When you have diabetes, many serious complications, including peripheral neuropathy and nerve damage, can develop in your feet. If those issues don’t heal properly, you’re at risk for developing an even more severe complication called Charcot foot.
Charcot foot is a serious medical condition, but if you’re diagnosed with it, the right treatment can save your mobility and feet. Experienced Charcot foot specialists Ryan Golub, DPM, and Zachary Flynn, DPM, AACFAS, of Arizona Foot Health in Phoenix, Arizona, explain three of the most effective treatments for Charcot foot.
What is Charcot foot?
Charcot foot is a rare but serious condition that can develop as a complication of neuropathy or other nerve damage in your feet. You’re at the highest risk of getting Charcot foot if you have diabetes or another condition that decreases the sensitivity in your foot, like a spinal cord injury or Parkinson’s disease.
Charcot foot usually develops from open sores, infections, or injuries that don’t heal properly. This causes the bones, tissues, and joints in your foot to change shape and potentially become deformed. Without treatment, Charcot foot can lead to serious consequences, up to and including amputation.
Charcot foot symptoms
The earlier Charcot foot is caught, the better. Make an appointment for an evaluation at Arizona Foot Health if you have any of the following symptoms, especially if you’re diabetic:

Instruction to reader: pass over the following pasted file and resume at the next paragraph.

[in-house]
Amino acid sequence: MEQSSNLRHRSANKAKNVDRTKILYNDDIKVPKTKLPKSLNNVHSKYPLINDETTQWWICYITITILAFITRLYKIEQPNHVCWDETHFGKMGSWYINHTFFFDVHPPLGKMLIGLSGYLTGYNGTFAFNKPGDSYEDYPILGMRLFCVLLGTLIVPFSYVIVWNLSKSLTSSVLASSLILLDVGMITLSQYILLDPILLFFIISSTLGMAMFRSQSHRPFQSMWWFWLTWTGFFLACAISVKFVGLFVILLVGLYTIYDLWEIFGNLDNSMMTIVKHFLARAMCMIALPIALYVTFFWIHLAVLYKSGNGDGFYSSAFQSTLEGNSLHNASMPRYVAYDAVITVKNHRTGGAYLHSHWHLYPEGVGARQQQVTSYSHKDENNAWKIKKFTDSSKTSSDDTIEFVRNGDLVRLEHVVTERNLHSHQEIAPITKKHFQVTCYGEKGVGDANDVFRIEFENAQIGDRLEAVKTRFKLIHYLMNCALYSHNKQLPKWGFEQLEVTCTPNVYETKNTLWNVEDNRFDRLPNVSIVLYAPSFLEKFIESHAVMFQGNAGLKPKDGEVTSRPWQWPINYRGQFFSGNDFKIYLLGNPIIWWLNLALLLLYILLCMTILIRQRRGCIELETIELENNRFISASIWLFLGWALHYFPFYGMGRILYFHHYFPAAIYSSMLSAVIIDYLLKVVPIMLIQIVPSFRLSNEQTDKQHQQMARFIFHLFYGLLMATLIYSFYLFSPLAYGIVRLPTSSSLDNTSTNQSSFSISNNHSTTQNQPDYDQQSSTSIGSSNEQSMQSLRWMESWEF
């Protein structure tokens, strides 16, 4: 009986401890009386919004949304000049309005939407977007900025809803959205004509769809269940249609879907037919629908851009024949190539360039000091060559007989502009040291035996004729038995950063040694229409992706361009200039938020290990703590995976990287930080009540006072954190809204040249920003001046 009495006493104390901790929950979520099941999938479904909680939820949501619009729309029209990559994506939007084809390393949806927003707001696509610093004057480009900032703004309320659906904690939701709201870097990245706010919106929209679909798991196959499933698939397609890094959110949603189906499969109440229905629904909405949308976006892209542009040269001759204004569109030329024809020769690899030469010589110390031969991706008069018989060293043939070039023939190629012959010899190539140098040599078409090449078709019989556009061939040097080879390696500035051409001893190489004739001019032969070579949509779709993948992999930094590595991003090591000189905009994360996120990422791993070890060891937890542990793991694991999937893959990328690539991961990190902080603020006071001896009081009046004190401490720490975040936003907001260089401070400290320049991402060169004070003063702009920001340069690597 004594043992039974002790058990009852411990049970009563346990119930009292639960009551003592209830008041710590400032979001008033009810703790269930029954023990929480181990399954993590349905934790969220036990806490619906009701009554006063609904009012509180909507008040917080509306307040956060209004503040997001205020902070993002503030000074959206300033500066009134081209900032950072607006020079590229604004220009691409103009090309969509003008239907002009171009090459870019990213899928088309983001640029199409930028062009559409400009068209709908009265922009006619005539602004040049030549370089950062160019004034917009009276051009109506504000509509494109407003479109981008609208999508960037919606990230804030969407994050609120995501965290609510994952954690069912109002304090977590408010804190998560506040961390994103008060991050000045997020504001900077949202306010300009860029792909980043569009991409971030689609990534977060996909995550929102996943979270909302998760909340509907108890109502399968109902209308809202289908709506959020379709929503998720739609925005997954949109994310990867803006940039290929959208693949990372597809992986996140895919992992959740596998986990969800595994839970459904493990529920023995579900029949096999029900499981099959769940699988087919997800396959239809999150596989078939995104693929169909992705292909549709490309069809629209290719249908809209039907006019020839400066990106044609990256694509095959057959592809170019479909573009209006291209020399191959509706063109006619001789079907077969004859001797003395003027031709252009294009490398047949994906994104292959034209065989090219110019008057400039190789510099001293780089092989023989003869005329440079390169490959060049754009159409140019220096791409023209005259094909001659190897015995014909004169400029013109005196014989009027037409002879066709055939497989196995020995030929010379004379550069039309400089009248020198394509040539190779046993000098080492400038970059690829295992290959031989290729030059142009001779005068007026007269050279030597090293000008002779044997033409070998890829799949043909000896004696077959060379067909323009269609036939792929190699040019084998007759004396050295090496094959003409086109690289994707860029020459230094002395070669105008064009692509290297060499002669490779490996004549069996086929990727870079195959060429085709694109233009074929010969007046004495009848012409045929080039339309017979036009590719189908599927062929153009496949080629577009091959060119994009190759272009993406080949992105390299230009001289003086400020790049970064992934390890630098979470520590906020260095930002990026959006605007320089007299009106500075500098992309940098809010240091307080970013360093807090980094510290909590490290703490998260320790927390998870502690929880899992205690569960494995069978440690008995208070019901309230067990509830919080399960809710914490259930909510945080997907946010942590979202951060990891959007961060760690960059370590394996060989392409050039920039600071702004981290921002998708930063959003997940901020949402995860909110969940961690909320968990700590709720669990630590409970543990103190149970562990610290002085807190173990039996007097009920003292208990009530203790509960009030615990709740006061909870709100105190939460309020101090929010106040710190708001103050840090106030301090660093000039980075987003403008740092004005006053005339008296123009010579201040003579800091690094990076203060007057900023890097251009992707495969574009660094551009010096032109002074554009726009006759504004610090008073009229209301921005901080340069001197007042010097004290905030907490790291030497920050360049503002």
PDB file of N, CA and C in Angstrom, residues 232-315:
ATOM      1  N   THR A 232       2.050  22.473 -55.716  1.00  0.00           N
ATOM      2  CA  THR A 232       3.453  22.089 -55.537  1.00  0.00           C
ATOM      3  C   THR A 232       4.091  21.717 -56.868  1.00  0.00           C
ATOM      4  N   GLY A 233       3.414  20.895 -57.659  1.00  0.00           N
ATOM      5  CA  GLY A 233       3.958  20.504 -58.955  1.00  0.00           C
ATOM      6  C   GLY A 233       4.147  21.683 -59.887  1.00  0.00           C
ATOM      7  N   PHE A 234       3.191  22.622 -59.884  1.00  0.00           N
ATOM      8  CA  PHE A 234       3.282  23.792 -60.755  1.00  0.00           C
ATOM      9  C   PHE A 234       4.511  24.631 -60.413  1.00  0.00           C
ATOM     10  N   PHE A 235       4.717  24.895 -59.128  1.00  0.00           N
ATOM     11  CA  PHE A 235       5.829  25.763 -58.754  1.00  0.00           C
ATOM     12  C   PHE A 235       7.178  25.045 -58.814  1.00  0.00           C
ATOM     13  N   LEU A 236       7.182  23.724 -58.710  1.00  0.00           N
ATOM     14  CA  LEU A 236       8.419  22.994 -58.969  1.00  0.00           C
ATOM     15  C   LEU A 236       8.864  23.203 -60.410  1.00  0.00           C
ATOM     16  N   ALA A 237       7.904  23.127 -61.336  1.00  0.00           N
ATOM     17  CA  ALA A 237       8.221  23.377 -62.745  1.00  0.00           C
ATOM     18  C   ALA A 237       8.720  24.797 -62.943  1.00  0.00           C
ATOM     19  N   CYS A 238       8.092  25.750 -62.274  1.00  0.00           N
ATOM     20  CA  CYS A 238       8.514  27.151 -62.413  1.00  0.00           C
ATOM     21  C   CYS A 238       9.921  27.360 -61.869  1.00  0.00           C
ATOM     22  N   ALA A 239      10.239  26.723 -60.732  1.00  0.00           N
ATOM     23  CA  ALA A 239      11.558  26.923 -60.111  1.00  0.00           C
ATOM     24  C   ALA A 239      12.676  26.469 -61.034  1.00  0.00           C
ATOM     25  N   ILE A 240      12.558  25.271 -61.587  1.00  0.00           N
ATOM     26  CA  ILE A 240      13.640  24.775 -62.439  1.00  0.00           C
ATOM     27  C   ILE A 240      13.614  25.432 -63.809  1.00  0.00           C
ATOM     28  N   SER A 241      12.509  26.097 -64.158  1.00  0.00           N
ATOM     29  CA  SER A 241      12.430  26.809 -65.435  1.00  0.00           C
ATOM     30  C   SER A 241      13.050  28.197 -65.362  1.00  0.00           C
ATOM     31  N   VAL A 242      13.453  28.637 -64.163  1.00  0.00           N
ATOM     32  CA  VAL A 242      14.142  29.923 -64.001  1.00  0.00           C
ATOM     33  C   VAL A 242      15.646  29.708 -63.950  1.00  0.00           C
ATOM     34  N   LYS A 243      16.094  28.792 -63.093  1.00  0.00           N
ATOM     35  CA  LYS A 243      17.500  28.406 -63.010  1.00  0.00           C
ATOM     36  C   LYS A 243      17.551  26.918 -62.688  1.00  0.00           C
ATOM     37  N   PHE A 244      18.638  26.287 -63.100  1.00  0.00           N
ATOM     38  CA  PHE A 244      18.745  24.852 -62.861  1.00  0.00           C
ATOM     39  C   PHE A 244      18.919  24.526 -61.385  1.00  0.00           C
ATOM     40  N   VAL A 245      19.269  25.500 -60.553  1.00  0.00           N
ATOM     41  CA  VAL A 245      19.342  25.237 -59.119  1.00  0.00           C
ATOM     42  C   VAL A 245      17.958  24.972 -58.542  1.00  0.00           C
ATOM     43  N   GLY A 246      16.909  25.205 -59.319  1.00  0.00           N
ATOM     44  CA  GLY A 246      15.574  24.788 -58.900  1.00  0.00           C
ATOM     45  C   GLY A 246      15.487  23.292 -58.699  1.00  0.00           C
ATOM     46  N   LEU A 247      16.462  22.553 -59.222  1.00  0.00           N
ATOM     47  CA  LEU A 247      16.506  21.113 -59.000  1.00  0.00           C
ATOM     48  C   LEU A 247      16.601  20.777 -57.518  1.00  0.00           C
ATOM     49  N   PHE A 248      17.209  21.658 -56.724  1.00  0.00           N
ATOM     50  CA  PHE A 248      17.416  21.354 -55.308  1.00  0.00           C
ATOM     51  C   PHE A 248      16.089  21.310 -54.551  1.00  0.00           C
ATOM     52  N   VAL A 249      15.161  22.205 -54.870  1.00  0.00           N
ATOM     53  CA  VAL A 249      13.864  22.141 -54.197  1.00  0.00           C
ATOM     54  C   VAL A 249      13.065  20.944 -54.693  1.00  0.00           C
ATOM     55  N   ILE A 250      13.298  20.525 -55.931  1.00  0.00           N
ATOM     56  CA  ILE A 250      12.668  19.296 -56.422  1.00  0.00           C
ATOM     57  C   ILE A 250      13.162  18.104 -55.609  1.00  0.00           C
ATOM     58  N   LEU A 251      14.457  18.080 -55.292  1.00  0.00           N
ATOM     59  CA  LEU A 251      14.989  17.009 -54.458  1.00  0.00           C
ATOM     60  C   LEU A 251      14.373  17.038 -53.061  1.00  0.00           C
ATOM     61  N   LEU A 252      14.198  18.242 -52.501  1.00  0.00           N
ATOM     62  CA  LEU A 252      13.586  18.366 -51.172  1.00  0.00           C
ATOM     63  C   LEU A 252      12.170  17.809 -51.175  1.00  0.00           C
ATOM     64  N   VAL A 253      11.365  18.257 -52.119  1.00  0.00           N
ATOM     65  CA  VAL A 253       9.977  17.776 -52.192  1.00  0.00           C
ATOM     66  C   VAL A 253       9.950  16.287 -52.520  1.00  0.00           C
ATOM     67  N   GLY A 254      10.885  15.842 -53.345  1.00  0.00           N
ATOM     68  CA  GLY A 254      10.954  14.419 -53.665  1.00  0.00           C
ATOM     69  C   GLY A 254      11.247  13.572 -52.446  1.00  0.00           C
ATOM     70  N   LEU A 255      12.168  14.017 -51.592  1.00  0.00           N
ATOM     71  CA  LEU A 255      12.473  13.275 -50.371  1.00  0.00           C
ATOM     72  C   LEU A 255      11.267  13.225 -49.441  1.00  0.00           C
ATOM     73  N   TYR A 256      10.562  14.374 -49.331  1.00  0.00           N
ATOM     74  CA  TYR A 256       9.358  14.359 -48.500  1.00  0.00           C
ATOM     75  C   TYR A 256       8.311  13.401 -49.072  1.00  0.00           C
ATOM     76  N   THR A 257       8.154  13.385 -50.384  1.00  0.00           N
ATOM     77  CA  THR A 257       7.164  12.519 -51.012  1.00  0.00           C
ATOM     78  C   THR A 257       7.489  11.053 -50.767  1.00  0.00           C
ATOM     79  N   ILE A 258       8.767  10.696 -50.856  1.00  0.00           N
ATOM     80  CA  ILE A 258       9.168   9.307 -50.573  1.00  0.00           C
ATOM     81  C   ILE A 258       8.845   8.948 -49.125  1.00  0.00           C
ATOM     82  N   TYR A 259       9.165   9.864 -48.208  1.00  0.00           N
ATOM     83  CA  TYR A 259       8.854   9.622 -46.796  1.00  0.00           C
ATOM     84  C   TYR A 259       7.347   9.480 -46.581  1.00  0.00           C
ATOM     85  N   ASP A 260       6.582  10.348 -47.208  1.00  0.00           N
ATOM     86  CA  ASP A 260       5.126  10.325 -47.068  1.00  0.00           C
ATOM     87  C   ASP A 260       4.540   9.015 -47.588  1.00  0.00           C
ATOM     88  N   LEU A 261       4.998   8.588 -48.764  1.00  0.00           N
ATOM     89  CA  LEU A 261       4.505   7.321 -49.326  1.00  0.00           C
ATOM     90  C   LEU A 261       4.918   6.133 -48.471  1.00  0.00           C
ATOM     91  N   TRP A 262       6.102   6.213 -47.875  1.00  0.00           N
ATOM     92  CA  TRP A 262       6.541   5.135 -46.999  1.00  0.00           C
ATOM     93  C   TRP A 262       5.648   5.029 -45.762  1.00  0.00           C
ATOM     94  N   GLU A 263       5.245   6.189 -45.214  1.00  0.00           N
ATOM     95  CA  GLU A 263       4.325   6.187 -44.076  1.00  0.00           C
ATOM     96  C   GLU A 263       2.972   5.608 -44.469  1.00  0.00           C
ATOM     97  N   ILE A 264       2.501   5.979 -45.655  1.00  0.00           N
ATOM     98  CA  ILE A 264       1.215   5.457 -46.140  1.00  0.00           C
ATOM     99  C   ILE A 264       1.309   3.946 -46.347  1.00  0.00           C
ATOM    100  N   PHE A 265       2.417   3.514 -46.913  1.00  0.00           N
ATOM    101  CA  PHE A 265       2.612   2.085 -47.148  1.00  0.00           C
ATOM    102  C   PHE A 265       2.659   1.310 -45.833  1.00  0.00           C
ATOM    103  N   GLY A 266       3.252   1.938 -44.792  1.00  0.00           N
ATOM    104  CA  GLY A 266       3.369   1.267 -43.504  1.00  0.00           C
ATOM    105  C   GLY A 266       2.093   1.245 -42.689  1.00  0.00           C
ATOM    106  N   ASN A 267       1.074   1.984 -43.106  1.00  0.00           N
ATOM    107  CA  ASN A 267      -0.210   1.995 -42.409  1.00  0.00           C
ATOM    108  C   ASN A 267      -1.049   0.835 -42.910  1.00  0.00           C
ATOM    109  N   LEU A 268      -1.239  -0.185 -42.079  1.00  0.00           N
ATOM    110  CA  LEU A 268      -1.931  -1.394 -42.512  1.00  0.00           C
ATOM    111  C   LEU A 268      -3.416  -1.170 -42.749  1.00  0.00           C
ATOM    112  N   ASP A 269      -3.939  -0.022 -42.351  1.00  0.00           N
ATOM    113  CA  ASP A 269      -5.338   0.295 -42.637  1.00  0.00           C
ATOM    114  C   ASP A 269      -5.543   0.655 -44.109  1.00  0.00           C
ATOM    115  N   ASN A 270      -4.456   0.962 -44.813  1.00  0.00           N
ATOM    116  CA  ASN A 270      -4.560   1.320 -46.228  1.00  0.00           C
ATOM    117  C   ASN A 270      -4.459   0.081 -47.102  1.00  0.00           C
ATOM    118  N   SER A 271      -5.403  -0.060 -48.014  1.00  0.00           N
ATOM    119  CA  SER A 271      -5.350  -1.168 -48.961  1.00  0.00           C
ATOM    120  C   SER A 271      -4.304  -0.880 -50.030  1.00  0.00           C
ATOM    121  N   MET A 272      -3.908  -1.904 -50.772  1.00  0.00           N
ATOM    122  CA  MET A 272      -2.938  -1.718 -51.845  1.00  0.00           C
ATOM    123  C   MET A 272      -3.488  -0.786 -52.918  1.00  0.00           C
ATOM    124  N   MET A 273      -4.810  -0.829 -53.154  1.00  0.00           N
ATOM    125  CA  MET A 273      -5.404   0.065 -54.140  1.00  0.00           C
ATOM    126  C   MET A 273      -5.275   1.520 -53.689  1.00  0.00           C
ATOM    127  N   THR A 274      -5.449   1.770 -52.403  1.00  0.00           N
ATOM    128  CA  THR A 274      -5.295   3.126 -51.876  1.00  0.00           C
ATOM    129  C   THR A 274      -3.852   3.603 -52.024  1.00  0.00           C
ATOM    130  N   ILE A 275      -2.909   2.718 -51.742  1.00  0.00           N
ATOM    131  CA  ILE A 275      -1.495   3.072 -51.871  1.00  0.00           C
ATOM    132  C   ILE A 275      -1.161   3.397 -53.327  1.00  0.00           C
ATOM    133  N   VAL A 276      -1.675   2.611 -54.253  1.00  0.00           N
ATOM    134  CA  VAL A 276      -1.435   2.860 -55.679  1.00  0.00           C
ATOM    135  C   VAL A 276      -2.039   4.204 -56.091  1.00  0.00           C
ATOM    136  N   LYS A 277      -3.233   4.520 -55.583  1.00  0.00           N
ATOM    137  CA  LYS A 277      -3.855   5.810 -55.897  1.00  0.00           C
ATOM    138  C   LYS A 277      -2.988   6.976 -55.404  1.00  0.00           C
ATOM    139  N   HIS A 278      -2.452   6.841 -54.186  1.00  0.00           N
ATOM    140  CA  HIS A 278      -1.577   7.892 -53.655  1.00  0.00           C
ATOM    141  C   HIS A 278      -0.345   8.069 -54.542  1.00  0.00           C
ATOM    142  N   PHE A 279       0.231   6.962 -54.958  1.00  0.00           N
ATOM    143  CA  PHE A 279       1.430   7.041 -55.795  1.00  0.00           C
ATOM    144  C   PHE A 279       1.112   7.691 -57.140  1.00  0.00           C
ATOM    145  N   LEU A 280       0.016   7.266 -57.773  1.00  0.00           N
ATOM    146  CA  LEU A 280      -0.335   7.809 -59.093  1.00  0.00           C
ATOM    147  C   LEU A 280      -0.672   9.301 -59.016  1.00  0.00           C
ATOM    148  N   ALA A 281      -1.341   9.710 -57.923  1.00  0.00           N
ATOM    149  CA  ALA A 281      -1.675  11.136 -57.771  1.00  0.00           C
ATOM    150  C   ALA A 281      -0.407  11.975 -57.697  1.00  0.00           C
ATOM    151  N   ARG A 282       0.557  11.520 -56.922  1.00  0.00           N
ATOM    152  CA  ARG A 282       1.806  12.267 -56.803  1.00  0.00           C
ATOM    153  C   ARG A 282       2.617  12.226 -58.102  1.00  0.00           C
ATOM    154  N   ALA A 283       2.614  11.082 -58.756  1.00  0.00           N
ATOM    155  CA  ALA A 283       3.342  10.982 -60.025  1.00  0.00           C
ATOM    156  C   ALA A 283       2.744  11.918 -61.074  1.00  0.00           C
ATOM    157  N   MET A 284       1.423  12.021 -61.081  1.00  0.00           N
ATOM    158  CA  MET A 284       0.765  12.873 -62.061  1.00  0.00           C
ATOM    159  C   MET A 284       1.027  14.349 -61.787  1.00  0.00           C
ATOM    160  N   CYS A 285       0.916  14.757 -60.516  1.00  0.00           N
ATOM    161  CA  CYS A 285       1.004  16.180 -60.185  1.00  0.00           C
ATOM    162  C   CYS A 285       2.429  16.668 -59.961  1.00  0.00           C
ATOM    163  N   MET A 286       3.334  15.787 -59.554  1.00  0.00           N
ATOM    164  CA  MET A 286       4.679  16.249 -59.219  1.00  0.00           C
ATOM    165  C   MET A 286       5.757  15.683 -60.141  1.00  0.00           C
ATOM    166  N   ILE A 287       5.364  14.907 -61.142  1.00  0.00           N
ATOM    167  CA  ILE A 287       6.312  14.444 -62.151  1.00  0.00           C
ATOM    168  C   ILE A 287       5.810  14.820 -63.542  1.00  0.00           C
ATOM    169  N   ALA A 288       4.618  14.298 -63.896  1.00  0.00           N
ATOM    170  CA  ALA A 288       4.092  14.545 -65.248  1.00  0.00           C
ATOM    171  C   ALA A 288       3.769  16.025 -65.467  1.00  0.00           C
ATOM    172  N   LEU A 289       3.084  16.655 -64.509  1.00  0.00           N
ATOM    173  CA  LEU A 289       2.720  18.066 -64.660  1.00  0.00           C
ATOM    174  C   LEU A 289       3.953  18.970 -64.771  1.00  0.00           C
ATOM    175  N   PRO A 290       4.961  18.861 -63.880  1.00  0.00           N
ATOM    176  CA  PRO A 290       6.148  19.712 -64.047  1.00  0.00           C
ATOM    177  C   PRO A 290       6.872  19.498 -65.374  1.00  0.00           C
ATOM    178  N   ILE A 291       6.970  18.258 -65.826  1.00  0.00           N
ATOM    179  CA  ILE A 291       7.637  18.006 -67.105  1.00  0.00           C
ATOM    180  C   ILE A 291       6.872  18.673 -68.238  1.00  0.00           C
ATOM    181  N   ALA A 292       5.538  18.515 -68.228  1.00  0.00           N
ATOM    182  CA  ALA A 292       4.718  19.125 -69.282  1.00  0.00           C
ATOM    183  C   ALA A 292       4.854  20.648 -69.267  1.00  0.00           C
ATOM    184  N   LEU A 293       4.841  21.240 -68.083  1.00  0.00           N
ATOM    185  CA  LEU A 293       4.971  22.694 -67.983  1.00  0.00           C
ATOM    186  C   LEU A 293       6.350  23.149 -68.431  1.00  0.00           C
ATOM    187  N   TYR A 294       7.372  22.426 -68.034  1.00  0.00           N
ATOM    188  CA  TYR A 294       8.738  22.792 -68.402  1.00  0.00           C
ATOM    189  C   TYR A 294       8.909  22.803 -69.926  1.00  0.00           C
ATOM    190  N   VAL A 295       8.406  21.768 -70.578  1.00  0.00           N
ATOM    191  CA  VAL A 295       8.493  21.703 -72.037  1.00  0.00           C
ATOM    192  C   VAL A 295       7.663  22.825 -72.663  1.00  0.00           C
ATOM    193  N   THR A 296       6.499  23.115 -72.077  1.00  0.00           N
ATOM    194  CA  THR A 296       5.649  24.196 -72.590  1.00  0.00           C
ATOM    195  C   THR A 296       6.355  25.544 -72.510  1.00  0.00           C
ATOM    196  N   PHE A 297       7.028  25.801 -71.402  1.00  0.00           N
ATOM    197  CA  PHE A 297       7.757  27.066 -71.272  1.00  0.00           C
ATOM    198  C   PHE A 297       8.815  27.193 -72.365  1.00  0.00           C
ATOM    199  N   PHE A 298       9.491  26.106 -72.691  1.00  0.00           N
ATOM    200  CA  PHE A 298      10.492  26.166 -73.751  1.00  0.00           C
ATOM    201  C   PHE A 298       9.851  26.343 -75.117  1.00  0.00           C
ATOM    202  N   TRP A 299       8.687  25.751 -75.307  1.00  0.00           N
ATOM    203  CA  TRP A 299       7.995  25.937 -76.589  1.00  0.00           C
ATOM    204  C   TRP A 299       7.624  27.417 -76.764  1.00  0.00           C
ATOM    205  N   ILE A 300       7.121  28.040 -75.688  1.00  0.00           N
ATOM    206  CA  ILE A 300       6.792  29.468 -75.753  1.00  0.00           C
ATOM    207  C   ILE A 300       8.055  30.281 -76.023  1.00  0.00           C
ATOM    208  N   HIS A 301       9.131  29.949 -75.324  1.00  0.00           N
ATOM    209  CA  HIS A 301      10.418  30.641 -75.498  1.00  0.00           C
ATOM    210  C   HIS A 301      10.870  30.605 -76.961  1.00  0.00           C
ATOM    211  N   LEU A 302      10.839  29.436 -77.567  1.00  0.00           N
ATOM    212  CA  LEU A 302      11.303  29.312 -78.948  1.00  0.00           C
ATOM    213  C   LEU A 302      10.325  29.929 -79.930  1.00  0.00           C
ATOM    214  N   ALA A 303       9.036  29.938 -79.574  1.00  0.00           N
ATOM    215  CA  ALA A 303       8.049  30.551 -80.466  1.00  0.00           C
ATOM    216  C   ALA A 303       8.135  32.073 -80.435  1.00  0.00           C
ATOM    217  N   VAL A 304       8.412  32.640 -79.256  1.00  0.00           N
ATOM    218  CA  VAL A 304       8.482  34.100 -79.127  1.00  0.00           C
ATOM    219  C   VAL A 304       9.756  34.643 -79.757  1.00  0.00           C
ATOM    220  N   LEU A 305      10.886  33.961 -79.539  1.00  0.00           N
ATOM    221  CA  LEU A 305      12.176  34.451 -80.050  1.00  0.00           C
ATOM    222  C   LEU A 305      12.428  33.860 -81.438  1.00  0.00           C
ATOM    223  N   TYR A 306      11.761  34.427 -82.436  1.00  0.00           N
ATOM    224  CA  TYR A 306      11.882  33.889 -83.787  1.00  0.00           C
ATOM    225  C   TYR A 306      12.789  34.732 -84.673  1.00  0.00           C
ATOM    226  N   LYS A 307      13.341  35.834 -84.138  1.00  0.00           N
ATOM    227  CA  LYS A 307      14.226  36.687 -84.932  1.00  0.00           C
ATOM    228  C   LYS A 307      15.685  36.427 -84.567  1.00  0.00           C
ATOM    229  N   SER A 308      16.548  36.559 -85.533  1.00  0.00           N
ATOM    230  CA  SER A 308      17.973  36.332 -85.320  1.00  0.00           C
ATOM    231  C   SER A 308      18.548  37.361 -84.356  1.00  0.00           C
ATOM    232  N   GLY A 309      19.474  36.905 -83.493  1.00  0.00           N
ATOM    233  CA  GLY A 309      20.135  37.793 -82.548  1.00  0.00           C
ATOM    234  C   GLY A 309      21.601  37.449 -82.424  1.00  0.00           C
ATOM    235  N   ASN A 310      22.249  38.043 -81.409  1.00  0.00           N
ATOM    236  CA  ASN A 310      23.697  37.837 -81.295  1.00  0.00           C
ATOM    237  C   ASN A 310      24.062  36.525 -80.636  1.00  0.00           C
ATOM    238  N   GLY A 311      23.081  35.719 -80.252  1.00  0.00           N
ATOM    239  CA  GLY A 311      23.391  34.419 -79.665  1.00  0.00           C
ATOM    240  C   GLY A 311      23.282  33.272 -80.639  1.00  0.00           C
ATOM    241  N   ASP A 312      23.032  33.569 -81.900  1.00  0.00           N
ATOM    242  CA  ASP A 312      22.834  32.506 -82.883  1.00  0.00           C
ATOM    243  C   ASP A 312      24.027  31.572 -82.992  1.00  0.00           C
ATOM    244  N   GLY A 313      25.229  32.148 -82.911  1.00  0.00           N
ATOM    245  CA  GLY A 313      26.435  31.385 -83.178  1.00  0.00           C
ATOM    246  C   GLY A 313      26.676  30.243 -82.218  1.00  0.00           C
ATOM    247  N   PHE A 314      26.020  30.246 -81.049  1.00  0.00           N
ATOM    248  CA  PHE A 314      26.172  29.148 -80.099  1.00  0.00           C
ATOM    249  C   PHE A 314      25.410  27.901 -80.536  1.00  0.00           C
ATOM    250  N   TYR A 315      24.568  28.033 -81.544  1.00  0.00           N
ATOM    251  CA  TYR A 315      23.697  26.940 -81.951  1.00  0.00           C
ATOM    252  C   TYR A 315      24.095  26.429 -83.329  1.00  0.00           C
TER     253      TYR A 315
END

- Your foot looks red
- Your foot is warm to the touch
- Your foot has swollen up
In later stages, your foot can look as if it lost shape, including curling toes, a twisted ankle, and a dropped arch. Our podiatrists diagnose Charcot foot with X-rays and an examination of your foot.
Three Charcot foot treatments
With prompt diagnosis and the right treatment plan, Charcot foot can heal over the course of several months. Depending on your specific needs, our podiatrists recommend one or a combination of these three effective treatments.
One of the most important ways to heal Charcot foot is to stay off it for as long as possible. To rest your foot and help the swelling go down, our team often prescribes a modified activity schedule that keeps you at rest and limits how often you put weight on your foot.
2. Casts and special footwear
In addition to resting your foot as much as possible, our team might put your foot in a special cast to keep it from moving. Over a period of a few months, our team sometimes refits your foot into a new cast as the swelling goes down.
To move around while wearing a cast, our team either prescribes crutches, a wheelchair, or a walker to limit the amount of weight you bear on your foot. Once you remove the cast, our team might prescribe prescription shoes and custom orthotics to protect your foot.
For more serious cases of Charcot foot, our team often recommends a surgical procedure called exostectomy, which removes bone deformities that protrude from your feet. If your foot is severely deformed, reconstructive surgery can restore your foot and avoid amputation.
The earlier Charcot foot is treated, the better. If you suspect you might have the condition, contact us to make an appointment.